A California computer consultant has pleaded not guilty to federal charges he engaged in an insidious “sextortion” scheme in which he hacked into scores of computers and used the personal information he found to extort sexually explicit videos from female victims, many of whom were juveniles.
Luis Mijangos of Santa Ana, California, entered the plea in Los Angeles federal court on Monday, assistant US attorney Mark Krause said. He remains free on a $10,000 unsecured bond, according to court documents.
According to court documents, Mijangos used peer-to-peer networks to infect more than 100 computers with malware that allowed him to take full control of video cameras and access intimate pictures, videos and other files. He then notified female victims that he planned to publish the sensitive information unless they provided him with sexually explicit videos.
In other cases, Mijangos used the compromised computers of teenage boys to trick their girlfriends into providing him with “intimate images and videos,” according to an indictment filed in the case. He would then contact the female victims directly and demand additional intimate content.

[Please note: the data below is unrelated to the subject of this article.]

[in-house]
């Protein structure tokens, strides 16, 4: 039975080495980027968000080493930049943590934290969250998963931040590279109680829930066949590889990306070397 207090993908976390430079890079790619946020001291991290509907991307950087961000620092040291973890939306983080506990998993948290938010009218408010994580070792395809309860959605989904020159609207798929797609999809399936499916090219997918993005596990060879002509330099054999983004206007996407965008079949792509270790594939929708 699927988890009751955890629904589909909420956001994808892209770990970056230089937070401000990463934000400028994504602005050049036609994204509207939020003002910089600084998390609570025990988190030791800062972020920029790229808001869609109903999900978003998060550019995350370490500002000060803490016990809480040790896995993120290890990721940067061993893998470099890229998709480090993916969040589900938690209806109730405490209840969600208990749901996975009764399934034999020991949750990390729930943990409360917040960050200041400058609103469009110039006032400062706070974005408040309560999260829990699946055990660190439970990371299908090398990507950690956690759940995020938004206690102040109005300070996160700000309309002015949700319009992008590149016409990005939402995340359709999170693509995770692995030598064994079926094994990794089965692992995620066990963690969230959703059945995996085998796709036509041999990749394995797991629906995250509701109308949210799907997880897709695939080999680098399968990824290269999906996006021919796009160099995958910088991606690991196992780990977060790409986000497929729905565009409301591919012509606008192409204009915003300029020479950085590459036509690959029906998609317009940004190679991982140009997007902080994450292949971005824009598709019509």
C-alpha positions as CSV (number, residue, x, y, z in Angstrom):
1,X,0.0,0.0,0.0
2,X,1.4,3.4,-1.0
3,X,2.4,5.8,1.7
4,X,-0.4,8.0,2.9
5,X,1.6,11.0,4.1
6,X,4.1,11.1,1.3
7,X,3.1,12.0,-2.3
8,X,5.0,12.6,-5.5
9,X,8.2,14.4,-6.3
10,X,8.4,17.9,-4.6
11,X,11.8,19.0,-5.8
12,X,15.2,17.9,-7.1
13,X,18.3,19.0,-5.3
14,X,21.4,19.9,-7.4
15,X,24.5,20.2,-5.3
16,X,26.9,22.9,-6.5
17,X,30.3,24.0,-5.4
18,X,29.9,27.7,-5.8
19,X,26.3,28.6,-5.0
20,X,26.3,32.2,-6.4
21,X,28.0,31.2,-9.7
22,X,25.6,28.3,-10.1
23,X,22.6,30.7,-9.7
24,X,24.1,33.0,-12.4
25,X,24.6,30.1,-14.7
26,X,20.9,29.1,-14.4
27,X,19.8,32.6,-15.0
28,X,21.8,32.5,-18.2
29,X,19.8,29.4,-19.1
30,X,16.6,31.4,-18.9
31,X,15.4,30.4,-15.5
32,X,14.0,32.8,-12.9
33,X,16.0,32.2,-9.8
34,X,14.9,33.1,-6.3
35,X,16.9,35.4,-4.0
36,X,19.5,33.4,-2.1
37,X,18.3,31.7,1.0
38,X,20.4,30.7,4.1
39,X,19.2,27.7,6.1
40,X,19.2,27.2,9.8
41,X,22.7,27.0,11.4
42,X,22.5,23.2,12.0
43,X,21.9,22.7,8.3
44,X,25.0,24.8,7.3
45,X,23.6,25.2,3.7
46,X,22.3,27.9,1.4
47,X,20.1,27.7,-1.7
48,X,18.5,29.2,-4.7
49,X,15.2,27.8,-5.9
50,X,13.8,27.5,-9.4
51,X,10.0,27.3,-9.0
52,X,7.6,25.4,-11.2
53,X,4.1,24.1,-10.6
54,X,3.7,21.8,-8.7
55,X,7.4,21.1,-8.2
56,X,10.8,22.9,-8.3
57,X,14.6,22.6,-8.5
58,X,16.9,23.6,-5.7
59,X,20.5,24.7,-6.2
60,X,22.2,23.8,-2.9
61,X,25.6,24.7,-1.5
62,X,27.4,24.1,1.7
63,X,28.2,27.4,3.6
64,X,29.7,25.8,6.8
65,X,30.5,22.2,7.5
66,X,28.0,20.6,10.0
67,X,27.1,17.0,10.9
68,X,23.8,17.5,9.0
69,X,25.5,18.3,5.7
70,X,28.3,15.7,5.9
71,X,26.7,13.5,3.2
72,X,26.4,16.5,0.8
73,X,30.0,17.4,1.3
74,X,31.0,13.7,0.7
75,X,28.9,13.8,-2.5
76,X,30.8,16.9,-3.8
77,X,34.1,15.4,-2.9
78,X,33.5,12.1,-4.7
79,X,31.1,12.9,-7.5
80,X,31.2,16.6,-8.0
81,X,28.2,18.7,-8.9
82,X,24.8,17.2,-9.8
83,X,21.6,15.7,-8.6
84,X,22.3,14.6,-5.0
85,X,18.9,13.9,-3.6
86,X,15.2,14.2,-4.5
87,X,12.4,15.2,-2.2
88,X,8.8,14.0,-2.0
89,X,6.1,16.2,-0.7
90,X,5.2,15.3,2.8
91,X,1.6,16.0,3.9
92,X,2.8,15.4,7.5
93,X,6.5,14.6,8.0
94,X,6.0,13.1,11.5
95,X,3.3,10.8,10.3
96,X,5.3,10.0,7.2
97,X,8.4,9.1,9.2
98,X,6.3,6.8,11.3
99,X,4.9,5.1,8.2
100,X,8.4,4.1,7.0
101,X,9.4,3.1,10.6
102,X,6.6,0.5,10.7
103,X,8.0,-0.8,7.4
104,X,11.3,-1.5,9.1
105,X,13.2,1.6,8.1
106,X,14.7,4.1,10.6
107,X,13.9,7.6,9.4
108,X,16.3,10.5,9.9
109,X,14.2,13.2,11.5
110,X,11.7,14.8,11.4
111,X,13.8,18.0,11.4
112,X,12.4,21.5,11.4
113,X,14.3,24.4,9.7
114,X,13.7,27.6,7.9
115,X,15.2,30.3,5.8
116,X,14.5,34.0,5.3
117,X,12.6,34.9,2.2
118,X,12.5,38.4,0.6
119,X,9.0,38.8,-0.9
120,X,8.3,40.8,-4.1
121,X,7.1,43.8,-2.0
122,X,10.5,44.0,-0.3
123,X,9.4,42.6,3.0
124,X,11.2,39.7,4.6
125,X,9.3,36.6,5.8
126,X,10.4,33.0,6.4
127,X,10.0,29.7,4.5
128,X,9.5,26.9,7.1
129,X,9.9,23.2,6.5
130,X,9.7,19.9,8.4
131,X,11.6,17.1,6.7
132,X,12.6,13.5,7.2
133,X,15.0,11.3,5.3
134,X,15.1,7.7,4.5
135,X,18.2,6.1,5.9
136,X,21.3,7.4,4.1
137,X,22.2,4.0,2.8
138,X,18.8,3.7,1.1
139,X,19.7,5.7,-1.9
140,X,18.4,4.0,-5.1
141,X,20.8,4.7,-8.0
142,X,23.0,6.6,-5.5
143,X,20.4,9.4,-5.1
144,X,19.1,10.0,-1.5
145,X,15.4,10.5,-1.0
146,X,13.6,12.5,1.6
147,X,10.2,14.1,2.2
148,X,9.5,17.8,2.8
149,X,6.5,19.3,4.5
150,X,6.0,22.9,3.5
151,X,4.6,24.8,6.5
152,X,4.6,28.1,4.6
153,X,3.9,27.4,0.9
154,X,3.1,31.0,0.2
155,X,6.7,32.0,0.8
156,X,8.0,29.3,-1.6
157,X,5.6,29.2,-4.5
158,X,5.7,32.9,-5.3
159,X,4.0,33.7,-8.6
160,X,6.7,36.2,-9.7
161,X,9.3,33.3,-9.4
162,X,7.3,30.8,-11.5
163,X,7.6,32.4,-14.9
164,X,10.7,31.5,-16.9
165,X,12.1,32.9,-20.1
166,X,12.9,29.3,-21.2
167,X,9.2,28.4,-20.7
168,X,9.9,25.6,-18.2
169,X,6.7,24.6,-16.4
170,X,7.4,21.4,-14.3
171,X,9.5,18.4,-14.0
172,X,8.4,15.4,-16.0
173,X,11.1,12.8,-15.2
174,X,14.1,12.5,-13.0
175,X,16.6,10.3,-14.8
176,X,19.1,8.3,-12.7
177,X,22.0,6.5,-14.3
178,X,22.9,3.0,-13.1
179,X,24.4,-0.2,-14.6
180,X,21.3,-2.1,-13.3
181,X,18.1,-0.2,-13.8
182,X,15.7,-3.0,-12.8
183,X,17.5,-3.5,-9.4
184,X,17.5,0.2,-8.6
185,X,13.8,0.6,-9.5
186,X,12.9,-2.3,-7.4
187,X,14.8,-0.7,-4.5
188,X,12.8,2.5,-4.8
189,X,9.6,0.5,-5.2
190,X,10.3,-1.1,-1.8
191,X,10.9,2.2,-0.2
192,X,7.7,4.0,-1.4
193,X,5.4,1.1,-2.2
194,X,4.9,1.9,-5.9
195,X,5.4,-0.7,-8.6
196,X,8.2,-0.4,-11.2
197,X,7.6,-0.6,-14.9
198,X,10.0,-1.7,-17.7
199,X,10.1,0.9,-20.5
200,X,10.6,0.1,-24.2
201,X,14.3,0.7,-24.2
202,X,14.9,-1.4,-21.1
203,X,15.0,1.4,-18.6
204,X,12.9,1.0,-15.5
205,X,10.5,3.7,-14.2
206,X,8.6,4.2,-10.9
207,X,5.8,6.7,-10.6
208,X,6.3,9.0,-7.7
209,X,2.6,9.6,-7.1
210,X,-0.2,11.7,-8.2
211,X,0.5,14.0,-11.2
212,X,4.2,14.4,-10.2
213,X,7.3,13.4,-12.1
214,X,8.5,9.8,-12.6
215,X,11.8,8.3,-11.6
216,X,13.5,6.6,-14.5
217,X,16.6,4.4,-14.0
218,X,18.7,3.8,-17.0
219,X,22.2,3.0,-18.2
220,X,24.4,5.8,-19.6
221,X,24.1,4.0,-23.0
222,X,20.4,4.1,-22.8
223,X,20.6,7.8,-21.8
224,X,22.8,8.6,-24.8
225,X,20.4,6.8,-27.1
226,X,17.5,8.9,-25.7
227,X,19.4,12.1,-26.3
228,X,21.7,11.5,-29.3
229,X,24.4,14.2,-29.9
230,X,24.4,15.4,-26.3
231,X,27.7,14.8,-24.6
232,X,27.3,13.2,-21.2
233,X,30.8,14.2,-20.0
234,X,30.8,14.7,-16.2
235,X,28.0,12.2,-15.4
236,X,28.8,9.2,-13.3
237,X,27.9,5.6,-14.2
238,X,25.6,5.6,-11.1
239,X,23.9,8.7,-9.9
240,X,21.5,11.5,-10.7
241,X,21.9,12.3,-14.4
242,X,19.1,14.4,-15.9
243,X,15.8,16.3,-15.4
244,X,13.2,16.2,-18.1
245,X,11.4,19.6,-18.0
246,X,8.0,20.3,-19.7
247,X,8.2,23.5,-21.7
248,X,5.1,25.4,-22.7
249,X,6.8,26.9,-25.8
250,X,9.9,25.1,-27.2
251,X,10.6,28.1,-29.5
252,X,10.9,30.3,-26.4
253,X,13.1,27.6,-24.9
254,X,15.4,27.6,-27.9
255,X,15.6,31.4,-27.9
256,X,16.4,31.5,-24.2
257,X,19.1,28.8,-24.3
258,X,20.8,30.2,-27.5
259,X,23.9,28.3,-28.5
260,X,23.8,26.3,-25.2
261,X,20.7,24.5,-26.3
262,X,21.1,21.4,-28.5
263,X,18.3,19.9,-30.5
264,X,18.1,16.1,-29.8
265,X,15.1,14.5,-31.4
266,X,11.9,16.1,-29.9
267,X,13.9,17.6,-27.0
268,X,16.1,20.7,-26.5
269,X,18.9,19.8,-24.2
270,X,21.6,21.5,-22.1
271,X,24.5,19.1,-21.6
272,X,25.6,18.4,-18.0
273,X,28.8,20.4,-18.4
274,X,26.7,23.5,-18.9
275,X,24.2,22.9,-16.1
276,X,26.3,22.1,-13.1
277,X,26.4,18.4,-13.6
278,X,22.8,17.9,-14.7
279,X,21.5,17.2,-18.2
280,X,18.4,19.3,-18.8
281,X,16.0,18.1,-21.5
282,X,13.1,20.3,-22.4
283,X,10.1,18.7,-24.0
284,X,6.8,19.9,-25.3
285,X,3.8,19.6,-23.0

Investigators who searched Mijangos's home said they found dozens of videos that appeared to be shot from the web cams of infected PCs. They “showed the unknowing victim in some sort of undress (ie getting out of the shower, dressing for the day, having sex with a partner)”, according to an affidavit filed in the case. Many of the victims remain unidentified and appear to be juveniles.
Mijangos is also accused of using the information lifted from infected PCs to engage in payment card fraud. In March, he possessed at least 15 “unauthorized access devices,” which is legal parlance for things such as stolen usernames and passwords, account numbers and verification numbers. Institutions that were allegedly defrauded included PayPal and Wachovia Bank.
His next court appearance is scheduled for August 9 for a pre-trial status conference. Trial has been set for August 17, but it wouldn't be surprising for that date to be pushed back, given the complexity of the case. ®